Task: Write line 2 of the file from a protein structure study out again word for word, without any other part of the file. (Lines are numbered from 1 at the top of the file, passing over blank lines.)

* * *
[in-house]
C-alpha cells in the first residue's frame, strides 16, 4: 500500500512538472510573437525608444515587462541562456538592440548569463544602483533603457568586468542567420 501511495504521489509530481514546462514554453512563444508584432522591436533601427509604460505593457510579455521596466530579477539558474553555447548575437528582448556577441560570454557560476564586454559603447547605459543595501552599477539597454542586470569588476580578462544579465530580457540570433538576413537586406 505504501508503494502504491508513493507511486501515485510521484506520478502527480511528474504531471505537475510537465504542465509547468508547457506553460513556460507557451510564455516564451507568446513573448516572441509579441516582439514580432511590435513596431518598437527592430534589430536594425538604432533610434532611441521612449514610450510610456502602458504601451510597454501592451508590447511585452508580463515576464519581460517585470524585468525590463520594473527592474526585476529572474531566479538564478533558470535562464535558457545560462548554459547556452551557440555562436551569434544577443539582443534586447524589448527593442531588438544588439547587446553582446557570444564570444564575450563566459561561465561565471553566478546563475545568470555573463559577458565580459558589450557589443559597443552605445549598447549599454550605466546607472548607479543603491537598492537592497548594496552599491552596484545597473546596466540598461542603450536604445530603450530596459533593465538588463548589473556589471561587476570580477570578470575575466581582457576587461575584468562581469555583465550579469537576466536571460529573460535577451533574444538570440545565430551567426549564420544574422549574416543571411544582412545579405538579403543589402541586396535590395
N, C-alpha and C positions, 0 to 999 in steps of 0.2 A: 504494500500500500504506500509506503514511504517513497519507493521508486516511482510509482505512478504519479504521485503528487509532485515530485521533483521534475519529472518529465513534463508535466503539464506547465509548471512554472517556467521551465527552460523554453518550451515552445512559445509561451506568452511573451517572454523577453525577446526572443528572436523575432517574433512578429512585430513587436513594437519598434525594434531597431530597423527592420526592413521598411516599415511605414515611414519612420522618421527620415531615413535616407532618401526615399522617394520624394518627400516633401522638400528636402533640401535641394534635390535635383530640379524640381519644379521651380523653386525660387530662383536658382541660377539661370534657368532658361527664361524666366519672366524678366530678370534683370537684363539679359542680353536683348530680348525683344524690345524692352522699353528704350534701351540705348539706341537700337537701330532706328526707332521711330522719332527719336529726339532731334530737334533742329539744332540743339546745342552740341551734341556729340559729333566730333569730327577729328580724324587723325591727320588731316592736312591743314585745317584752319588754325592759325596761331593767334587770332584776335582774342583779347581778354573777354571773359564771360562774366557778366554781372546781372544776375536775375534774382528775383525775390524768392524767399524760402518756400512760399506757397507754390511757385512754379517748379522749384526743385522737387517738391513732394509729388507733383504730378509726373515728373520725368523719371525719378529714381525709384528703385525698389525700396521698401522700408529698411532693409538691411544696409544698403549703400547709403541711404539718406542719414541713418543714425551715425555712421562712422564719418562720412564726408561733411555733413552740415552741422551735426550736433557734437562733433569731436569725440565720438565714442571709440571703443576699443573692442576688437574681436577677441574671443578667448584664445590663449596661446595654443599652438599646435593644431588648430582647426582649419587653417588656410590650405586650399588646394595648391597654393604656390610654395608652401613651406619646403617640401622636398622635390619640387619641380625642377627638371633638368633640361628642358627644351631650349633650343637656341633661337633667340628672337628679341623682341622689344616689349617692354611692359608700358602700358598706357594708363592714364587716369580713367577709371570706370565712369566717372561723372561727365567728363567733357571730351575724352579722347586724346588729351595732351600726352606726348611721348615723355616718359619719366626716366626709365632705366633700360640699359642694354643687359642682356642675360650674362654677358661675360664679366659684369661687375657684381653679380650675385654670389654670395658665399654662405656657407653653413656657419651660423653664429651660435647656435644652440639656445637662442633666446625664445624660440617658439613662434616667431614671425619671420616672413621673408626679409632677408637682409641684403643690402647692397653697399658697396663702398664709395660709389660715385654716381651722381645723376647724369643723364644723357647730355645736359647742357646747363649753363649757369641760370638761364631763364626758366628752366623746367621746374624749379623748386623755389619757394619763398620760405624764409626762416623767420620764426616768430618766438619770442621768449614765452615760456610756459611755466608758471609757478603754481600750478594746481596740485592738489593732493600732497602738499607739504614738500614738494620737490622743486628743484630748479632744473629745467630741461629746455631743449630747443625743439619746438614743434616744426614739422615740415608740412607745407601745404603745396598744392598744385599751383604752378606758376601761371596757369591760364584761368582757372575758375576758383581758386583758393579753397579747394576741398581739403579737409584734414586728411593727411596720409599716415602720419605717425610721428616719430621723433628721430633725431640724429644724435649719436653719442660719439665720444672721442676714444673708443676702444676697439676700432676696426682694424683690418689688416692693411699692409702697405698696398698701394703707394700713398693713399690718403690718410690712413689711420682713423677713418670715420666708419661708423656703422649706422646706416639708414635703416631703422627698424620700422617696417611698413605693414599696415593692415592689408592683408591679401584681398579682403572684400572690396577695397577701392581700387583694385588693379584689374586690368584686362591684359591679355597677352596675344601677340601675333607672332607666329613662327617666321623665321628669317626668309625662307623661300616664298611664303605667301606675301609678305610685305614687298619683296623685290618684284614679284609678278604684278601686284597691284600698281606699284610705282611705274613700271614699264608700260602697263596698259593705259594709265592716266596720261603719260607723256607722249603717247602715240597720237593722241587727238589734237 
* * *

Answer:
C-alpha cells in the first residue's frame, strides 16, 4: 500500500512538472510573437525608444515587462541562456538592440548569463544602483533603457568586468542567420 501511495504521489509530481514546462514554453512563444508584432522591436533601427509604460505593457510579455521596466530579477539558474553555447548575437528582448556577441560570454557560476564586454559603447547605459543595501552599477539597454542586470569588476580578462544579465530580457540570433538576413537586406 505504501508503494502504491508513493507511486501515485510521484506520478502527480511528474504531471505537475510537465504542465509547468508547457506553460513556460507557451510564455516564451507568446513573448516572441509579441516582439514580432511590435513596431518598437527592430534589430536594425538604432533610434532611441521612449514610450510610456502602458504601451510597454501592451508590447511585452508580463515576464519581460517585470524585468525590463520594473527592474526585476529572474531566479538564478533558470535562464535558457545560462548554459547556452551557440555562436551569434544577443539582443534586447524589448527593442531588438544588439547587446553582446557570444564570444564575450563566459561561465561565471553566478546563475545568470555573463559577458565580459558589450557589443559597443552605445549598447549599454550605466546607472548607479543603491537598492537592497548594496552599491552596484545597473546596466540598461542603450536604445530603450530596459533593465538588463548589473556589471561587476570580477570578470575575466581582457576587461575584468562581469555583465550579469537576466536571460529573460535577451533574444538570440545565430551567426549564420544574422549574416543571411544582412545579405538579403543589402541586396535590395